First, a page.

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Advanced Markets Group | B U S I N E S S

Advanced Markets Group

The Grand Slam
Business owners have many uses for business-owned life insurance.1 Some of the goals that can be very successfully funded with life insurance include: Solving succession planning needs with a Buy-Sell agreement; Key Person coverage to indemnify the company against the loss of a key employee; and Executive benefits payable to certain key employees. Components of the GRAND SLAM: 1. When the number of stockholders in a corporation exceeds three, a Stock-Redemption Buy-Sell may be a viable option. In this scenario, the corporation has greater control over the transfer of stock among the stockholders, and owns life insurance on each stockholder to fund the redemption of the stock at the stockholder’s death or departure. 2. The success of a closely held business often depends on the talents of one or more key employees with specialized skills or knowledge. Insuring these key employees can help the business offset an interrupted or lost cash flow if the key employee dies or leaves, counteract any negative impact on credit and/or recover the expense of attracting and hiring a replacement. 3. To retain key employees, businesses frequently offer non-qualified retirement benefits in the form of “golden handcuffs” as an extra incentive to remain with the company. Executive Benefit plans can be effectively funded with the tax advantaged build-up of cash value in an insurance policy, combined with tax-free withdrawals (up to cost basis) followed by no-cost loans.


Result: A Grand Slam! Strategy:
NEED #1 Stock Redemption Buy-Sell NEED #3 Proceeds to Corp. Corp. buys stock from estate Executive Benefits Remaining proceeds to Corp. Pre-Retirement Post-Retirement Business Owned Life Insurance Policy NEED #2 Key Person

Pre-Retirement death benefit for Employee

Post-Retirement: Benefits paid as agreed from Cash Value*; or remaining benefits paid from death benefit
*Income taxable to employee or family.

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Each of these life insurance uses will first be considered by themselves — in baseball language — as a single. The need for Key Person coverage typically ends at retirement, while the use of policy values for benefit payments commences at retirement. That symmetry suggests that these benefits can be efficiently combined into one insurance policy — for a baseball double. The longer need for Buy-Sell coverage can be layered on top as an additional face amount — hitting a triple. Any residual death benefits remaining in the policy after the distributions have been taken will provide at least partial cost recovery for the business — covering all of its needs in one efficiently funded package — and that’s a Grand Slam!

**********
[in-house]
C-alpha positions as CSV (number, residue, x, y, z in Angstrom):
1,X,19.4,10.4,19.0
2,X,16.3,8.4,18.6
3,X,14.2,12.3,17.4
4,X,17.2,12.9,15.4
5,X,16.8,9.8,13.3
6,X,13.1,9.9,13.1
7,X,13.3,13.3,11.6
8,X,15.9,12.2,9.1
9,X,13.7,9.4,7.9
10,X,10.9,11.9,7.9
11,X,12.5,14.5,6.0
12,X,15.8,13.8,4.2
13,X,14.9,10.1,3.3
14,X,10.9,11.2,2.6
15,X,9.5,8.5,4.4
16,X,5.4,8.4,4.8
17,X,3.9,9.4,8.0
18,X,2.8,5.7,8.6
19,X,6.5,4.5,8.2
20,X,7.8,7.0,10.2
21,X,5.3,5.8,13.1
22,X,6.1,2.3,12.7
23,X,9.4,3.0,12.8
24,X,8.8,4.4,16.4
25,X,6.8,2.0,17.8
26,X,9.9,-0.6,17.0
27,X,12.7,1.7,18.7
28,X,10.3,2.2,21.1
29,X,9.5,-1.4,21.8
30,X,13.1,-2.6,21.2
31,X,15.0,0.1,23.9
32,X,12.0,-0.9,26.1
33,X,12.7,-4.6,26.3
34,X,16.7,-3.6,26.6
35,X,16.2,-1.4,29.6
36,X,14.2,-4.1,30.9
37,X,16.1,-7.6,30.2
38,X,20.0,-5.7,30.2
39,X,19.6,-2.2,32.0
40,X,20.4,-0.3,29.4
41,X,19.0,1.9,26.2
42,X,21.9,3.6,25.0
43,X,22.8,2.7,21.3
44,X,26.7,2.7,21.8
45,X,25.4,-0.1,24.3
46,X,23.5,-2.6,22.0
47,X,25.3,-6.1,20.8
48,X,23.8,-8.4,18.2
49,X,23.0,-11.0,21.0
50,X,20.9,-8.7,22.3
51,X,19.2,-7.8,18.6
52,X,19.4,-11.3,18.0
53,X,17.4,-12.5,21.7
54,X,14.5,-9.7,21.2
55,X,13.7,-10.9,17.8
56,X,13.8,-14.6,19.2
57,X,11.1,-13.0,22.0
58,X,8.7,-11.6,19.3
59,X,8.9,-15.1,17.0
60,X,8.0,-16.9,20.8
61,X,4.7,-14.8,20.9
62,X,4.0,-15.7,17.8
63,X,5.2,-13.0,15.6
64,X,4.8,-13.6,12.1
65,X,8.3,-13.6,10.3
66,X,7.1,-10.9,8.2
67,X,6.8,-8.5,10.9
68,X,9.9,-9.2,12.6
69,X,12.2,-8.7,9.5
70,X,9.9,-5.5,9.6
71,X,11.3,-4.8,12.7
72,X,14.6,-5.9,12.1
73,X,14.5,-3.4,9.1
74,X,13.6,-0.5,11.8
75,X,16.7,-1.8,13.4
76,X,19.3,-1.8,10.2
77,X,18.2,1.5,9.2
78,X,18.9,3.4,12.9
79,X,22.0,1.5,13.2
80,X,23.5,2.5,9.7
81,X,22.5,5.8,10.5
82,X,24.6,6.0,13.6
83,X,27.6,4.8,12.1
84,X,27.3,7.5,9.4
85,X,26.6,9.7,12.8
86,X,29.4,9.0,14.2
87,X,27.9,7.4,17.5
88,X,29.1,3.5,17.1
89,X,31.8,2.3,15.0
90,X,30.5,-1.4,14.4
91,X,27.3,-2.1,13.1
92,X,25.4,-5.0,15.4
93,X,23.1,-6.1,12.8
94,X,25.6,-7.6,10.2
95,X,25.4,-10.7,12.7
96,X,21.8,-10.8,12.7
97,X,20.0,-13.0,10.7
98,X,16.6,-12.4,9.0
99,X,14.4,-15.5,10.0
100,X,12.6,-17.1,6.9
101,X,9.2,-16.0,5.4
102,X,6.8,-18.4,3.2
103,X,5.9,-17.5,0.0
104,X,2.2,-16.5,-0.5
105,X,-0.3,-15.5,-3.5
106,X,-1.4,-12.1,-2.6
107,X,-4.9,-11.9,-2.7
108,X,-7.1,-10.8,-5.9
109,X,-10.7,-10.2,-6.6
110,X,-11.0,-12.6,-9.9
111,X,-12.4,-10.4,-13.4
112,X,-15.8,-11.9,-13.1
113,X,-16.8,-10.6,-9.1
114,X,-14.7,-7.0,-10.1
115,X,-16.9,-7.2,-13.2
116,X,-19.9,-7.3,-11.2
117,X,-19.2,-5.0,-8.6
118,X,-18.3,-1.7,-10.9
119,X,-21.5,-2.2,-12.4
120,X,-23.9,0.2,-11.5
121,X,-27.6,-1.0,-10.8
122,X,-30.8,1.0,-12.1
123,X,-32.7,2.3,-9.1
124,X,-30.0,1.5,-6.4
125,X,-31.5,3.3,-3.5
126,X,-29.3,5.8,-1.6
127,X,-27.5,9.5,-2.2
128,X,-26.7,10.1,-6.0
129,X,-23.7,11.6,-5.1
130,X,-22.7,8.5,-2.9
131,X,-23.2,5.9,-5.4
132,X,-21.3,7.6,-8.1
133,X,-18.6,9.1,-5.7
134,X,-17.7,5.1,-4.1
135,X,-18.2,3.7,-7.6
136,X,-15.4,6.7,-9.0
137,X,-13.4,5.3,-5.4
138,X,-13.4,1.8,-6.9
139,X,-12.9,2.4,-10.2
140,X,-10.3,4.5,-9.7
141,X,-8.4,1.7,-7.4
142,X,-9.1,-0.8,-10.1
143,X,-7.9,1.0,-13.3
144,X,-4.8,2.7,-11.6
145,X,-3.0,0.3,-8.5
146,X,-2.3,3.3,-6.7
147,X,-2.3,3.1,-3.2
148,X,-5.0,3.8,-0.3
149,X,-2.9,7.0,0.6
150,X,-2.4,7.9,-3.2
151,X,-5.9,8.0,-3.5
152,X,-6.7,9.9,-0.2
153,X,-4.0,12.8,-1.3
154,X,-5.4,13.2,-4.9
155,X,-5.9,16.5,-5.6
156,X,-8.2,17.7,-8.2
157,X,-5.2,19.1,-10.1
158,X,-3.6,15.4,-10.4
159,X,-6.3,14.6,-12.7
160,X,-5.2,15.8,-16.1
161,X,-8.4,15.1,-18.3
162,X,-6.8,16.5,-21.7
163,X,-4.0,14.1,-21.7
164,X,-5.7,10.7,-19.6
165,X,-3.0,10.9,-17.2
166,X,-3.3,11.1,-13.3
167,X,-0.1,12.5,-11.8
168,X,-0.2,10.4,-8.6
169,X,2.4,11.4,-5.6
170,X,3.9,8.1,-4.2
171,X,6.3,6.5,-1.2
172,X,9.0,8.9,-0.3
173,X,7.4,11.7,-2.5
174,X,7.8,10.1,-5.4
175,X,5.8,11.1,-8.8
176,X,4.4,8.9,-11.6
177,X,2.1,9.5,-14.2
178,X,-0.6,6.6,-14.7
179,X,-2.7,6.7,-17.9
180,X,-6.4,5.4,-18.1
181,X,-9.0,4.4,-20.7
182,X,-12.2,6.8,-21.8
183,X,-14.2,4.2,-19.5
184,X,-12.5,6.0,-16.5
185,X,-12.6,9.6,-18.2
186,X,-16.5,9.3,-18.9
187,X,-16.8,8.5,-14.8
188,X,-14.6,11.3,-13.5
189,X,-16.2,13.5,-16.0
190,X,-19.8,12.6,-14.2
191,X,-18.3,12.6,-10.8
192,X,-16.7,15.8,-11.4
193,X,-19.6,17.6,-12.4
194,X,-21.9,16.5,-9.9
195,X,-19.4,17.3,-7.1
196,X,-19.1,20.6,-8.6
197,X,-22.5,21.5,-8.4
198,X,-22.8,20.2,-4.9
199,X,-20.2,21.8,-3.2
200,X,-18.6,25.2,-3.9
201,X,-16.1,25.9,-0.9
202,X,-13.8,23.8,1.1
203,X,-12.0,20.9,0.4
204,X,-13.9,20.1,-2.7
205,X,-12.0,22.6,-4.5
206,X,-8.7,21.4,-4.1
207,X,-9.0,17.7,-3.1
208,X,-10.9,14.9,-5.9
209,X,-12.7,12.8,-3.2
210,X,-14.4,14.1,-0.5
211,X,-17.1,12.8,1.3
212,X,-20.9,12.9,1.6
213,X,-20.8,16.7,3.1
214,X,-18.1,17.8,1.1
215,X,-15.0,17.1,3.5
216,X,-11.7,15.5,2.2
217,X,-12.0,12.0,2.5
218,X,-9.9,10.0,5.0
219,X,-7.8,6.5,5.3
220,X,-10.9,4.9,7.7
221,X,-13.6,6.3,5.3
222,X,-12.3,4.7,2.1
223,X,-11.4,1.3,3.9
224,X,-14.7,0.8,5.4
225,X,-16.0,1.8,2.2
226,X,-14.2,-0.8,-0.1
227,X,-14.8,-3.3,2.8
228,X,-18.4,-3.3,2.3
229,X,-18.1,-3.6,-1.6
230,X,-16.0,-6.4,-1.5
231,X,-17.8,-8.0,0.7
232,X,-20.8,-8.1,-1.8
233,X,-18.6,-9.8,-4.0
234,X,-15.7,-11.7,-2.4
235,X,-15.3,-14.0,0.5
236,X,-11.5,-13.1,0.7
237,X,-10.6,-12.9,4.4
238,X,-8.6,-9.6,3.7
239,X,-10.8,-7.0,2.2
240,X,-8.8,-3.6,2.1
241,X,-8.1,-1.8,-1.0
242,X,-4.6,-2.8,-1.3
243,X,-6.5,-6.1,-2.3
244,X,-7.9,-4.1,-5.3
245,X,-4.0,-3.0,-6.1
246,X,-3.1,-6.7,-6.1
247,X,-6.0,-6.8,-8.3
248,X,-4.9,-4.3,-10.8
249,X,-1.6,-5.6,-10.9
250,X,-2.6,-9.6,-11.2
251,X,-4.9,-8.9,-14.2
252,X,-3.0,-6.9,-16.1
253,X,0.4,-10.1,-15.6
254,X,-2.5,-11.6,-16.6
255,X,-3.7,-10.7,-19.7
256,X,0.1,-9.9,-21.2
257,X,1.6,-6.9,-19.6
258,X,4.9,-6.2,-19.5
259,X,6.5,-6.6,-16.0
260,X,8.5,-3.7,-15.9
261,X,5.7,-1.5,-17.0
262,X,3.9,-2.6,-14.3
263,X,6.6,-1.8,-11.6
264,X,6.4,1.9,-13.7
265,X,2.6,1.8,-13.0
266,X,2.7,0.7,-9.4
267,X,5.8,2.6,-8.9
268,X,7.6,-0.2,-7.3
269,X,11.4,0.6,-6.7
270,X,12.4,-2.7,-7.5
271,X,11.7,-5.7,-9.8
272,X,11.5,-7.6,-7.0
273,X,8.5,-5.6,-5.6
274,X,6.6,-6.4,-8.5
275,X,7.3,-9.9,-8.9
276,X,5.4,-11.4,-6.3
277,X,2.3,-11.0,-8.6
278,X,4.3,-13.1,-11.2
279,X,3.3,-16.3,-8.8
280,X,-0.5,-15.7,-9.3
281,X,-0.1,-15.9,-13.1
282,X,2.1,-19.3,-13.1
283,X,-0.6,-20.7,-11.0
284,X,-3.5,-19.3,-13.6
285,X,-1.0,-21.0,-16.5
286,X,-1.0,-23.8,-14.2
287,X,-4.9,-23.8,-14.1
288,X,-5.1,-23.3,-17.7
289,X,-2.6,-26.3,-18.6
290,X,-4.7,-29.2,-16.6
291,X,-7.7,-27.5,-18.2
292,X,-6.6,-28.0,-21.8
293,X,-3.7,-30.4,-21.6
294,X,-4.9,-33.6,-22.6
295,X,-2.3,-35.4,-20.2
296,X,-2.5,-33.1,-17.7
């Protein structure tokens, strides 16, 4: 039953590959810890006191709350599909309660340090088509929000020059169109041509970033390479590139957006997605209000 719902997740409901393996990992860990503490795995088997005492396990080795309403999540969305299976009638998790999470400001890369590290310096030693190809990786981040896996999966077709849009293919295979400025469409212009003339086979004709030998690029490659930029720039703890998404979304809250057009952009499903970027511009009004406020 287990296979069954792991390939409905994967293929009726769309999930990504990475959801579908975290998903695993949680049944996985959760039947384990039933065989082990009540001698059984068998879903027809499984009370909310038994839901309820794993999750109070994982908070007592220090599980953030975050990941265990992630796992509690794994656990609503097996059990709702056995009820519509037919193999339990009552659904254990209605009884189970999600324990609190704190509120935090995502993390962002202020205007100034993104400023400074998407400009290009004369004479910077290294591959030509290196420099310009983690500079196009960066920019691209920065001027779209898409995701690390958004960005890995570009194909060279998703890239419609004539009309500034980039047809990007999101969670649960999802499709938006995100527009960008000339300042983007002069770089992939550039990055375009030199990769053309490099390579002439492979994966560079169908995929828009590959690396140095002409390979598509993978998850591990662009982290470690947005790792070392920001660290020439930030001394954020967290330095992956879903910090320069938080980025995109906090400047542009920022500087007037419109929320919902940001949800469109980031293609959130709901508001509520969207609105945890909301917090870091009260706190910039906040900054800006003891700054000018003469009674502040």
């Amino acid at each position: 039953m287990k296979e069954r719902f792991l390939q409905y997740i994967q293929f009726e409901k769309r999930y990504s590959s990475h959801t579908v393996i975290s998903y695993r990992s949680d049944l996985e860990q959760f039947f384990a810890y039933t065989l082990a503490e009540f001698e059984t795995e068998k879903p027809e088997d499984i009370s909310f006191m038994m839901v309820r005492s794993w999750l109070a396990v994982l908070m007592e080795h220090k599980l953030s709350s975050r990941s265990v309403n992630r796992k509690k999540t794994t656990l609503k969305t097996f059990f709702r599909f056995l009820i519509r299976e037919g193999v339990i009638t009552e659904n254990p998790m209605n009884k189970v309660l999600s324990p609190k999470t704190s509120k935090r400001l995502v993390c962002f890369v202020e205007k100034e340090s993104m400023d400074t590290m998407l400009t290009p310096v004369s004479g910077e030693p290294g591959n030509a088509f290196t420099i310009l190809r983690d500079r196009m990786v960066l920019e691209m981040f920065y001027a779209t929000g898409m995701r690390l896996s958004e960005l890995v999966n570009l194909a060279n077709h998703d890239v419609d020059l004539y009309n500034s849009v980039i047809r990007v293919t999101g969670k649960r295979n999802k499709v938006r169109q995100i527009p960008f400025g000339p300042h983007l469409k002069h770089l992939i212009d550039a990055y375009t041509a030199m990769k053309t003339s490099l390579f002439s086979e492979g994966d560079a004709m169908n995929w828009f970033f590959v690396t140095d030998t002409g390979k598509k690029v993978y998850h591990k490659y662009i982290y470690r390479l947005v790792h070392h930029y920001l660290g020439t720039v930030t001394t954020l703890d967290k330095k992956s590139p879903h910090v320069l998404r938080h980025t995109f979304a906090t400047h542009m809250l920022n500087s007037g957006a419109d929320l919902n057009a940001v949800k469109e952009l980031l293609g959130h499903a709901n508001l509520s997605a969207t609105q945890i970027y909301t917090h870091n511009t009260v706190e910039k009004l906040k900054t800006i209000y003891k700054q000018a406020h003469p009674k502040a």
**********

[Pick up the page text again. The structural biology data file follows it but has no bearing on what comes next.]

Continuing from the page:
Notes: 1. The Executive Benefit plan chosen will depend upon whether the business is an S or C corporation. C corporations
can utilize either a Supplemental Executive Retirement Plan (SERP), which is entirely funded by the business, or a Salary Deferral plan where key employees defer a portion of their current income. These plans generally do not work for owners of an S corporation because of the “pass-through” of company earnings, but are effective for S corporation non-owner employees.

2. The Buy-Sell described above is a stock redemption plan (called “entity purchase” in businesses without stock) that
assumes a C corporation with existing outstanding stock shares among its employee/owners. It works equally well for a partnership or an S corporation using the entity purchase approach, where the business owns life insurance on each key employee who will be “bought out” at retirement or some other triggering event.

Business-owned life insurance purchased on a key employee issued after August 17, 2006 is subject to the Pension Protection Act (PPA) of 2006. This allows tax-free death benefits to an employer provided the employer gives written notice to the key employee, prior to issuance of the policy, of the intent to purchase a life insurance policy insuring the key employee, and the key employee gives written consent to be insured and for the coverage to continue after the employee ceases employment. The employer is required, under IRC § 6039I, to annually report all employer-owned life insurance contracts on IRS Form 8925.

This information is for general education of producers and contains references to concepts that have significant legal, accounting and tax implications. It is not intended as legal, accounting or tax advice. Clients should consult with their own tax advisor regarding the application of these concepts to any particular situation. Not FDIC/NCUA insured. May lose value. No bank/credit union guarantee. Not a deposit. Not insured by any federal government entity. Universal life insurance is issued by Sun Life Assurance Company of Canada (Wellesley Hills, MA) or in New York, Sun Life Insurance and Annuity Company of New York (New York, NY). All guarantees are based on the claims-paying ability of the issuing company, Sun Life Assurance Company of Canada (Wellesley Hills, MA), or in New York, Sun Life Insurance and Annuity Company of New York (New York, NY). All are members of the Sun Life Financial group of companies. ©2008 Sun Life Assurance Company of Canada. All rights reserved. Sun Life Financial and the globe symbol are registered trademarks of Sun Life Assurance Company of Canada.
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